Tripura Governor Tathagata Roy Compares Firecracker Noise With Azaan, Sparks Row
Tathagata Roy has been voicing his opposition to the Supreme Court ban on firecrackers. Earlier, he smelled a communal conspiracy that is one by one targeting all Hindu rituals.
Representative image (File image: Reuters)
New Delhi: Tripura Governor Tathagata Roy has courted a fresh controversy by comparing noise created by firecrackers with azaan (the Muslim call to prayers).
“Every Diwali, fights start over noise pollution from crackers. Crackers that are burst only a few days in a year. But no fight about azaan over loudspeakers at 4.30 AM!" Roy tweeted.
The BJP leader said there is no mention of use of loudspeakers in the Quran or ‘Haadis’. “Actually this silence of the ‘secular’ crowd over noise pollution by azaan perplexes me. Loudspeakers are not prescribed in Quran or any Haadis,” he added.
Roy has been voicing his opposition to the Supreme Court ban on firecrackers. Earlier, Roy smelled a communal conspiracy that is one by one targeting all Hindu rituals.
“First Dahi Handi, now crackers. You never know, tomorrow the award wapsi brigade and those carrying out candle marches might file a litigation against the last rites ritual of Hindus, too," he had tweeted.
Speaking to CNN-News18, he said that he, as a Hindu, feels unhappy with the restrictions placed on bursting of crackers. But he defended his comments, saying that he has not “crossed his constitutional limits. I am entitled to my opinion”.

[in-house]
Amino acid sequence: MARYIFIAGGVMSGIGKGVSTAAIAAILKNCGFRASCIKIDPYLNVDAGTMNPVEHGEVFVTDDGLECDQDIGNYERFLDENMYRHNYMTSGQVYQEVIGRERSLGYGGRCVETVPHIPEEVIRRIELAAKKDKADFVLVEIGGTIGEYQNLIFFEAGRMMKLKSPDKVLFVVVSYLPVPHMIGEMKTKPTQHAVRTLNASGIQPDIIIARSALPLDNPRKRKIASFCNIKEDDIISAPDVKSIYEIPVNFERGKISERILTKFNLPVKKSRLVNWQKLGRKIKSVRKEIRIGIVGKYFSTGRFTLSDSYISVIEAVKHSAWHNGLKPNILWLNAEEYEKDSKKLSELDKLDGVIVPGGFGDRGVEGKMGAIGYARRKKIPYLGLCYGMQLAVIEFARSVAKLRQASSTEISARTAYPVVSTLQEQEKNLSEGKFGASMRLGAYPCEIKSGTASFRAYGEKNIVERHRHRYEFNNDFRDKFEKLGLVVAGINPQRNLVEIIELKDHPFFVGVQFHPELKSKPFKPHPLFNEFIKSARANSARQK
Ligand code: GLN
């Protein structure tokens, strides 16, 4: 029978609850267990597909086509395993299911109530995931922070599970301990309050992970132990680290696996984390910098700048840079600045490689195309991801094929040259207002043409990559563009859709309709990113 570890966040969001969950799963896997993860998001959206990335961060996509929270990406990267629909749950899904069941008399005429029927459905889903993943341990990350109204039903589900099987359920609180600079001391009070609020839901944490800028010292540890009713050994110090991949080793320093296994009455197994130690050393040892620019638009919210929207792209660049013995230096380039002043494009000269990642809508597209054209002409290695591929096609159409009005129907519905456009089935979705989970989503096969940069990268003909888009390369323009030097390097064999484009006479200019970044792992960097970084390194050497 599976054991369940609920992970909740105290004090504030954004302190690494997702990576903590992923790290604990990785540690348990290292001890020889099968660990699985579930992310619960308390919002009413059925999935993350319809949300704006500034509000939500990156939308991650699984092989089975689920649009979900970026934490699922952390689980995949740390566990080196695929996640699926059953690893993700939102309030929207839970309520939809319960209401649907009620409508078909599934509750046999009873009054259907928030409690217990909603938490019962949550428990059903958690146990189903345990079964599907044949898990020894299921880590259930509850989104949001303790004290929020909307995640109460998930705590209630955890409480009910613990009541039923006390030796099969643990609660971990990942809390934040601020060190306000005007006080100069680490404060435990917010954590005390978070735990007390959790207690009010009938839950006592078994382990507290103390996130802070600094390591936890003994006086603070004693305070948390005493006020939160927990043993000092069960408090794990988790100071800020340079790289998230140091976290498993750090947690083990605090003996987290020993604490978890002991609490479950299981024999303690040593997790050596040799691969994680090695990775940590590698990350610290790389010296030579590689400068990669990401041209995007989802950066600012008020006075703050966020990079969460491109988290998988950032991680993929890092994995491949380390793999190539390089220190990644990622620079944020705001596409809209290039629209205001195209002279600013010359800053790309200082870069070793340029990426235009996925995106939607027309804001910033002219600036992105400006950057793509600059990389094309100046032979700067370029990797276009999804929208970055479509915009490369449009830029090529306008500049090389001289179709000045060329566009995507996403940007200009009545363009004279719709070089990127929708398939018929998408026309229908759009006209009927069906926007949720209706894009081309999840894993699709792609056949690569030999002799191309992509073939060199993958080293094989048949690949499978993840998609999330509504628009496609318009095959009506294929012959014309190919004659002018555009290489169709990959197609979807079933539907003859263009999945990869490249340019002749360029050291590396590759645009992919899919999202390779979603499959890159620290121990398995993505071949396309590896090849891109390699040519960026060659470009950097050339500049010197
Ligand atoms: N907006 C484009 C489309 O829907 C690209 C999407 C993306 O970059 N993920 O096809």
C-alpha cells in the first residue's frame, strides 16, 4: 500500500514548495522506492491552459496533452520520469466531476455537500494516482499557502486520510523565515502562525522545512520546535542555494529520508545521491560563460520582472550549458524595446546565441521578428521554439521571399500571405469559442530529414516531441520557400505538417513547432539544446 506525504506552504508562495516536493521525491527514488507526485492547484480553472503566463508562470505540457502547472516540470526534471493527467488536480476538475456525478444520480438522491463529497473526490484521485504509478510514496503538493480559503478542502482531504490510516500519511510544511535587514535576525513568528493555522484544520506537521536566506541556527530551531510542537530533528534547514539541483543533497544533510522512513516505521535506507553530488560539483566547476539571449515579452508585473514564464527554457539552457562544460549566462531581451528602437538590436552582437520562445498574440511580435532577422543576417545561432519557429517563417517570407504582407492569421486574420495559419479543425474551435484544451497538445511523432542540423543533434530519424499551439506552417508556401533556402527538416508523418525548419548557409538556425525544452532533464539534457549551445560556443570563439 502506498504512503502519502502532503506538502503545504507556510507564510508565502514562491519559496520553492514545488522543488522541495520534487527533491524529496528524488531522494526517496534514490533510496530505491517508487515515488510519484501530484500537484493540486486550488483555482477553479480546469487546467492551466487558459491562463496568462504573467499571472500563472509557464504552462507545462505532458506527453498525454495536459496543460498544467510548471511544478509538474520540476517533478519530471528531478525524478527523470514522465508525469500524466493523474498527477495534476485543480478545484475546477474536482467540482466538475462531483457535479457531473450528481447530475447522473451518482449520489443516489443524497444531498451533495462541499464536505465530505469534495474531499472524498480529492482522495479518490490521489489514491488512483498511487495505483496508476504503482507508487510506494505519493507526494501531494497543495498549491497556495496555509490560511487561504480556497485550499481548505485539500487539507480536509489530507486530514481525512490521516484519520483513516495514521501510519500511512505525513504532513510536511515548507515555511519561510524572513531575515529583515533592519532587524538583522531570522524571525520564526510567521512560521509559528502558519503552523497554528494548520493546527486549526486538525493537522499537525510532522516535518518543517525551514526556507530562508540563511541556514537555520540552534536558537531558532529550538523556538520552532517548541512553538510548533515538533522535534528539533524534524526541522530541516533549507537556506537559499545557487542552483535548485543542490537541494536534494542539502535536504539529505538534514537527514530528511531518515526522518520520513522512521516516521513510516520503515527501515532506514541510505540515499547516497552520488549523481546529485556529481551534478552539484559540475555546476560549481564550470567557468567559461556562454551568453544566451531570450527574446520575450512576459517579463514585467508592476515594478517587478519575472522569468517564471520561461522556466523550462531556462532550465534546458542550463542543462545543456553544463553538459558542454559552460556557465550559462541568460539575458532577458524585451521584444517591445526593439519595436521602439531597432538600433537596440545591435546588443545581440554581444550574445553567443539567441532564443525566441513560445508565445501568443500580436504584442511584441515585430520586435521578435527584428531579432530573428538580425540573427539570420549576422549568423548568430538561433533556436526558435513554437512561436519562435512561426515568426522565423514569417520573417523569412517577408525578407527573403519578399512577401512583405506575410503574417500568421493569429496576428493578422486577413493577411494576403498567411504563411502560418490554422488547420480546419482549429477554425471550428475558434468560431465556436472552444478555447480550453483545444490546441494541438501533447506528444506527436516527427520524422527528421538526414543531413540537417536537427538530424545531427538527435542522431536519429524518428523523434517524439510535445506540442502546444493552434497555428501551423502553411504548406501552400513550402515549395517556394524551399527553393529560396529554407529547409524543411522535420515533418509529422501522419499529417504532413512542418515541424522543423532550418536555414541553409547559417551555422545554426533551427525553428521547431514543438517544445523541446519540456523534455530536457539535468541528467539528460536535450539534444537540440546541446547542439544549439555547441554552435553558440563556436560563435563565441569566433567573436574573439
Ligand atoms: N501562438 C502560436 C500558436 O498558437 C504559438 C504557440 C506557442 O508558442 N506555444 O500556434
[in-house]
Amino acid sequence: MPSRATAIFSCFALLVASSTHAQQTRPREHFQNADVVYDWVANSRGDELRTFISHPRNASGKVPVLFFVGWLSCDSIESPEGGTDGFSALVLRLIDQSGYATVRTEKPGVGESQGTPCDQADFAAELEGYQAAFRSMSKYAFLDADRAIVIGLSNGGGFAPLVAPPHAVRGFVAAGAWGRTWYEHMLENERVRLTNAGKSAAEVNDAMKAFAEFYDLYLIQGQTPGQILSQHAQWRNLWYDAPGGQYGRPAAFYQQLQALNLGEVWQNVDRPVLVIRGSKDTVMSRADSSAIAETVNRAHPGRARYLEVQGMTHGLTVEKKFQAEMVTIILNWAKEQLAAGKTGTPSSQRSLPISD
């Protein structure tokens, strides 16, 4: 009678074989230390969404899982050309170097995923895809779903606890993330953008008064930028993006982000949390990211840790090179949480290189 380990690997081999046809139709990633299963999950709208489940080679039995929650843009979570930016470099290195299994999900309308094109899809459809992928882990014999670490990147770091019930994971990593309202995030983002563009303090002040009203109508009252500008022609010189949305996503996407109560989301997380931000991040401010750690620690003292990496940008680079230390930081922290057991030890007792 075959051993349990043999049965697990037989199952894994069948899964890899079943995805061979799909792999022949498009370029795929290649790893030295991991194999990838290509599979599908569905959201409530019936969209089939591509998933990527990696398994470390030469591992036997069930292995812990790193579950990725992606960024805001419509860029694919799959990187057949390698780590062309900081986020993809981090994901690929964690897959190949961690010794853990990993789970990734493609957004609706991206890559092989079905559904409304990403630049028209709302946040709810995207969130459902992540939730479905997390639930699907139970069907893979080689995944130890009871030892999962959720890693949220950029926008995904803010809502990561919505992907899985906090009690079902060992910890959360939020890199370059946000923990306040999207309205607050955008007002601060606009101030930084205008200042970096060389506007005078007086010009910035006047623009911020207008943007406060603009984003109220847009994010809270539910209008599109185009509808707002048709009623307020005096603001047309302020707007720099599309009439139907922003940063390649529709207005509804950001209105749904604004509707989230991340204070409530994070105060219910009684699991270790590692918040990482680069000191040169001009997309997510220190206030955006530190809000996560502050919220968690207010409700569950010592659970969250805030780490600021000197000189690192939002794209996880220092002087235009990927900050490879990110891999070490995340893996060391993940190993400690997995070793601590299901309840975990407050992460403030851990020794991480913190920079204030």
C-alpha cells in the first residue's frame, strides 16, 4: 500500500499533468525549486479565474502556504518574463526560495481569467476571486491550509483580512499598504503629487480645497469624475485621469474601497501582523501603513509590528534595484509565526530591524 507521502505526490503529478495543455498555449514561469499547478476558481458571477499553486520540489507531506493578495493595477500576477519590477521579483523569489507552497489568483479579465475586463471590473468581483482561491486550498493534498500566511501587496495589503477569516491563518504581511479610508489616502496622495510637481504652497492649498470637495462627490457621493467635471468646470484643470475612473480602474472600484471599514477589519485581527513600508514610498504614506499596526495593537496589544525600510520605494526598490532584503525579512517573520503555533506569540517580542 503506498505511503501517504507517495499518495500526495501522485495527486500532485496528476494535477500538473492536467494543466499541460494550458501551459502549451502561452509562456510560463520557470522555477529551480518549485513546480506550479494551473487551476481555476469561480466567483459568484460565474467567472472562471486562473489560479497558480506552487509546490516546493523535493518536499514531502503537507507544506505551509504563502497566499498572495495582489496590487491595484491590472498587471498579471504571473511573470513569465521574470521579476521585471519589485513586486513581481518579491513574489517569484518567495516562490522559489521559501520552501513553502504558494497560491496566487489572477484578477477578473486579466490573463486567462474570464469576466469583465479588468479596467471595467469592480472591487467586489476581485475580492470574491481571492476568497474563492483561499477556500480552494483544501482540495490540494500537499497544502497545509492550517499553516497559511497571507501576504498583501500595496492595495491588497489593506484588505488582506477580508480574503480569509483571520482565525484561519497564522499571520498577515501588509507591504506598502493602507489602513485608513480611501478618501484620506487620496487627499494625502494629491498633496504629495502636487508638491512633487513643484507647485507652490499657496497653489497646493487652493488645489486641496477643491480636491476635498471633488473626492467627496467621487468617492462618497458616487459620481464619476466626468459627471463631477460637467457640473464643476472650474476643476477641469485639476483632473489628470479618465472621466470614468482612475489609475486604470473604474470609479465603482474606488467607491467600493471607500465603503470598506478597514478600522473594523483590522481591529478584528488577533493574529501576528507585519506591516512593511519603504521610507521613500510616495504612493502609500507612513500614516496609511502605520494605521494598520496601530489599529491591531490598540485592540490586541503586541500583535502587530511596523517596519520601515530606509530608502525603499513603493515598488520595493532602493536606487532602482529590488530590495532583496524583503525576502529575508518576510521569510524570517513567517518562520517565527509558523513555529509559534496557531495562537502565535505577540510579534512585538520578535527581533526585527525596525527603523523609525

When asked if he was not concerned about the poor air quality in Delhi, he said he was aware of the situation, but argued that “Diwali happens only once a year.”
On October 9, the SC banned the sale of firecrackers in Delhi-NCR till November 1 to prevent the formation of a toxic haze over the capital like last year. “We should see at least in one Diwali the impact of a cracker-free festivity,” the court said.
Many on social media, however, denounced the verdict on the grounds that it was a Diwali dampener and encroached upon their religion. Posts alleging the beginning of an “Islamic rule” trended on social media sites all day.
Every Diwali fights start over noise pollution from crackers. A few days in a year. But no fight about Azaan over loudspeakers at 4.30 AM!— Tathagata Roy (@tathagata2) October 17, 2017
Among those criticising the verdict was author Chetan Bhagat, who said the ban on firecrackers was akin to banning Christmas trees on Christmas and slaughter of goats on Bakri-Eid.
When a Twitter user pointed out to Bhagat that bursting of crackers leads to pollution, the author suggested that there were better ways to combat pollution. “It is one day of the year. Our biggest festival. Uber has saved pollution more than any ban would. Come up with innovations. Not bans," he tweeted.
Bhagat also went on to say that those wanting to reform festivals like Diwali, should "show the same passion in reforming other festivals full of blood and gore."
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